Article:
Although the European process industry holds a globally strong position, it is losing competitiveness in the face of world regions which are richer in raw materials and/or have lower energy, labour and environmental costs. Consequently, in order to maintain its competitiveness on the global stage, it will be important to substantially improve its performance, as well as the energy and resource efficiency of its operations. In addition, the existing industrial processes often do not provide sufficient flexibility (e.g. ability to easily change production rates) making them unable to meet the demand for fluctuating production volumes and seasonal production campaigns requiring in situ processing (e.g. bio-mass, limited batches), which would benefit from flexible and/or mobile production systems that do not require extensive infrastructure (e.g. containerised approach).
During the last decade, several concepts have been developed and reported to enable more flexible, compact and cost effective processes proposing a variety of process intensification methodologies, which have the potential to achieve the very significant improvements in performances, energy usage and material efficiency sought by the industry. However, these concepts have mostly been demonstrated/validated at laboratory/small scale and further work is needed to fully assess their industrial potential in terms of performances, techno-economic feasibility and scalability, in order to contribute to a circular economy in the European market.Scope:
Proposals are expected to identify and demonstrate innovative, compact, high performance production lines for existing and novel products with significantly lower operational and investment costs (compared to their existing analogues). This may be achieved by adaptation, redesign of existing process units or by completely new concepts, possibly using process optimised materials, provided that a significant improvement in cost, flexibility and performance can be achieved, compared to the commercially available processes. The approach proposed should allow short time-to-market and integration in currently existing plants, while ensuring a high flexibility (e.g. production lines with a broad turn-down ratio or by using parallel modular units for adapting capacity).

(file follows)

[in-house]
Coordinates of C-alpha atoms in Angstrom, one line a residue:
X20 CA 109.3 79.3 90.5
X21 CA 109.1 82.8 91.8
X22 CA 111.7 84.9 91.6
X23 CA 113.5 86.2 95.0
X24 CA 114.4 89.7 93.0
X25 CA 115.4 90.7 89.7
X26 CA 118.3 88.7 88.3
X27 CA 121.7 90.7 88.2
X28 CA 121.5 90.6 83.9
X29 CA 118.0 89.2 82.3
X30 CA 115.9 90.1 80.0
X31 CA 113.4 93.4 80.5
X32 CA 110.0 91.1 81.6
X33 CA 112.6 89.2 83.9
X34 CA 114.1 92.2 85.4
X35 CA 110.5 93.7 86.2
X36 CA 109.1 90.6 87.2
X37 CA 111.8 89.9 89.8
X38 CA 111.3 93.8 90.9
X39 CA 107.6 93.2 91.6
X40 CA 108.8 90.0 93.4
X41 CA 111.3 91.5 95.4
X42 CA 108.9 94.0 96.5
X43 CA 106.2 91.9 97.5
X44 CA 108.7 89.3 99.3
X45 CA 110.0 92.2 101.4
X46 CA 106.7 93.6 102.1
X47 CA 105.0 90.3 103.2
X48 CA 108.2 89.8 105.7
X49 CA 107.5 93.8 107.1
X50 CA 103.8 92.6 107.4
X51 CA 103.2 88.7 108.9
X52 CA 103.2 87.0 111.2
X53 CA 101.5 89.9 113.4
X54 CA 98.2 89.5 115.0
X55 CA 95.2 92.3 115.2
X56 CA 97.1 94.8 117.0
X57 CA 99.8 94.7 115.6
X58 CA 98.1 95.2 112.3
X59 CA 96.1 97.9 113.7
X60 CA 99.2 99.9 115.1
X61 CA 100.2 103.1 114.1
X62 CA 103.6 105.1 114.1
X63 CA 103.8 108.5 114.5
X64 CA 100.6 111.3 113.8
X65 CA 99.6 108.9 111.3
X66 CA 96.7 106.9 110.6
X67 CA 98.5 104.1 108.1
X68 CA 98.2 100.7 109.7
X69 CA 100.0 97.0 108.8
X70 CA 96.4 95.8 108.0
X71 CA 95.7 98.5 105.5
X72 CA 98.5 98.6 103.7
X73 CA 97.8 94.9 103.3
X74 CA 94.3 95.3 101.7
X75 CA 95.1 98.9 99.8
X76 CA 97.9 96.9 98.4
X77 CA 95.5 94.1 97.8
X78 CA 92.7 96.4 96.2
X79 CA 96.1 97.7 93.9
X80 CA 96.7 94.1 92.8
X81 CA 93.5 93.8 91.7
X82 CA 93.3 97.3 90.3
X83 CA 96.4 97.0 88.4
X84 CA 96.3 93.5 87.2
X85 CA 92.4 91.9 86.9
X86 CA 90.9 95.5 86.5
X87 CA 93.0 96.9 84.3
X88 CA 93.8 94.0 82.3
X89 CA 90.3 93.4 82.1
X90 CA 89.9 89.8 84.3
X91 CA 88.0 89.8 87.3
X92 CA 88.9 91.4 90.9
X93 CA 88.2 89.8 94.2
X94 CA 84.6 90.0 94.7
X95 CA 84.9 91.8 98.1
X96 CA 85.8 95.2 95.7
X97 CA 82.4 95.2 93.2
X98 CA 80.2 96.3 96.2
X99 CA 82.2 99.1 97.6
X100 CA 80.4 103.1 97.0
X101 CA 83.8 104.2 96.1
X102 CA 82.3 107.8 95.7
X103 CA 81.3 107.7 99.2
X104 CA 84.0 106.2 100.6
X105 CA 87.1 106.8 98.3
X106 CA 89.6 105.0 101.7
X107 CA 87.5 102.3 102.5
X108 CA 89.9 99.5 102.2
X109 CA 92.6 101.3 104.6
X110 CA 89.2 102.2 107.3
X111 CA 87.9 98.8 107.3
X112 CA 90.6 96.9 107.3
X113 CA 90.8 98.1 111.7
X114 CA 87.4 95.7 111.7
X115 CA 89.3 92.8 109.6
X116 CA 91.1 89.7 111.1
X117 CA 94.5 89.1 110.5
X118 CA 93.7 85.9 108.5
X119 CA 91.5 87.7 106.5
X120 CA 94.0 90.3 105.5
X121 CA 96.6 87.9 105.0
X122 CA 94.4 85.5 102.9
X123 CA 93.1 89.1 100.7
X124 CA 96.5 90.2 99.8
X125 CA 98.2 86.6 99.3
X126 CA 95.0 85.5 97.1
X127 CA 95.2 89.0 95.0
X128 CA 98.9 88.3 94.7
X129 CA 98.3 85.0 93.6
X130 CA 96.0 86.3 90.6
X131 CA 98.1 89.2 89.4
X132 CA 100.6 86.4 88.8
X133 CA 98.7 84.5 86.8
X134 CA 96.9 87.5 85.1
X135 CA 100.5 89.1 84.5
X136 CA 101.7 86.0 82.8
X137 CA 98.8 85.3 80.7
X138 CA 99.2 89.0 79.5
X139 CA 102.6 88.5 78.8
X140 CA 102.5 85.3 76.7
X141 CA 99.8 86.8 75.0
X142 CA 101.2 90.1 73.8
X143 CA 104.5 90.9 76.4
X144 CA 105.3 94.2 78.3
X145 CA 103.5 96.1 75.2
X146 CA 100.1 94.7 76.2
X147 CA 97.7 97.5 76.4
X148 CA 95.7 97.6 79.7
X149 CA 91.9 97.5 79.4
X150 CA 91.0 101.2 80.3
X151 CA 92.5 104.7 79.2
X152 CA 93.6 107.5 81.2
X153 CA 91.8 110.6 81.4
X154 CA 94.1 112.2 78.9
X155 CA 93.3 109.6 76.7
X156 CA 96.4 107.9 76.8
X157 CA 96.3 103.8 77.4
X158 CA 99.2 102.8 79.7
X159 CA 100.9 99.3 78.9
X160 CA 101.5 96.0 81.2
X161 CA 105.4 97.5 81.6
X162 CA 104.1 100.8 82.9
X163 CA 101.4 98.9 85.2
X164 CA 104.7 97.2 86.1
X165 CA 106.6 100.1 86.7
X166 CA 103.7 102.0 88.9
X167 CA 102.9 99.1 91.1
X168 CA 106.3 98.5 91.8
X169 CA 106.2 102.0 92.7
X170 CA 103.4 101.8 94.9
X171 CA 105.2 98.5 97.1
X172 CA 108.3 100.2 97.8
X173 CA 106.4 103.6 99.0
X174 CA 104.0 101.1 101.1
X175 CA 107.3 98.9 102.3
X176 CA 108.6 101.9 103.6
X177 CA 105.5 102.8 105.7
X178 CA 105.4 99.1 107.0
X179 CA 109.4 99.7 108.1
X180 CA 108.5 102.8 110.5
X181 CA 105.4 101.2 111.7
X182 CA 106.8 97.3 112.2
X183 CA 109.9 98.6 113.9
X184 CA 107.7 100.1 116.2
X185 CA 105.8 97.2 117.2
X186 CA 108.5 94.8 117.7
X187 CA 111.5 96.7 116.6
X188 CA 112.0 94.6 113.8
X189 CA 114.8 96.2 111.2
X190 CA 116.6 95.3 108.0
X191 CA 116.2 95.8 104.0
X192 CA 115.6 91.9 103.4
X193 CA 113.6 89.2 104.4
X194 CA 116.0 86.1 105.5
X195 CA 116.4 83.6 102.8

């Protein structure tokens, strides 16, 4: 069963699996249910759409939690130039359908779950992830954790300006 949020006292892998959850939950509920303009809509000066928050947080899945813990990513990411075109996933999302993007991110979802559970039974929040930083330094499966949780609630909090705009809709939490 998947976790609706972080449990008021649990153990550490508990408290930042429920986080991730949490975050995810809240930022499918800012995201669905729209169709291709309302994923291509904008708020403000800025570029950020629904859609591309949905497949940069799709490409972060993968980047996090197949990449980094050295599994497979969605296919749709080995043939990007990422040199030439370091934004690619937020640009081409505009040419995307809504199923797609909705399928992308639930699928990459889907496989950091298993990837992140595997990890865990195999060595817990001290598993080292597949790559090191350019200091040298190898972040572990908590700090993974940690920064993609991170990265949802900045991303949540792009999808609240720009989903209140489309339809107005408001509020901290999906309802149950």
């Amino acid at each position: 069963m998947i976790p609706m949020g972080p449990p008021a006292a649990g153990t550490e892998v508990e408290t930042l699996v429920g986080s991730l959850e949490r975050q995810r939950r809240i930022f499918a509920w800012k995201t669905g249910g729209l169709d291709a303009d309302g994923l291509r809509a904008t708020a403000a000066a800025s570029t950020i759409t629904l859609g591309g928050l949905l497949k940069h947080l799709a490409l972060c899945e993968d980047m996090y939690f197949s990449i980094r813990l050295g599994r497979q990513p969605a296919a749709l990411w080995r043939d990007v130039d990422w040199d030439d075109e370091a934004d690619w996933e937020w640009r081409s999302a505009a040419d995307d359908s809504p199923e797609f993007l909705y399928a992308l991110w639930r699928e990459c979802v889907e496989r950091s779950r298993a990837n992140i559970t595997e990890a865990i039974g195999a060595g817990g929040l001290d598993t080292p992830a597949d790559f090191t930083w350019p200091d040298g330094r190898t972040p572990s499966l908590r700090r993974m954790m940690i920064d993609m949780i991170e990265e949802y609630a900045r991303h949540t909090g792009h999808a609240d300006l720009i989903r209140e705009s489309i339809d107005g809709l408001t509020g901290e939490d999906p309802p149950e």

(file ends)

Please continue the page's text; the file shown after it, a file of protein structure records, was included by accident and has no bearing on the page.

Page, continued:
Proposals should address all of the following activities:
Demonstration of the integration in existing industrial scenarios would be a major added-value.
The proposal should include clear steps for the deployment of the concepts in industry (e.g. including clear business cases and a work package on business plans).
The proposal should provide evidence on the concept potential for job creation.
For this topic, proposals should include an outline of the initial exploitation and business scenarios, which will be developed further in the proposed project.
Activities are expected to focus on Technology Readiness Levels 5 to 7 and to be centred around TRL 6.This topic addresses cross-KET activities.
A significant participation of SMEs with R&D capacities is encouraged.
The Commission considers that proposals requesting a contribution from the EU between EUR 6 and 8 million would allow this specific challenge to be addressed appropriately. Nonetheless, this does not preclude submission and selection of proposals requesting other amounts.Expected Impact:
Proposals should include a business case and exploitation strategy, as outlined in the Introduction to the LEIT part of this Work Programme.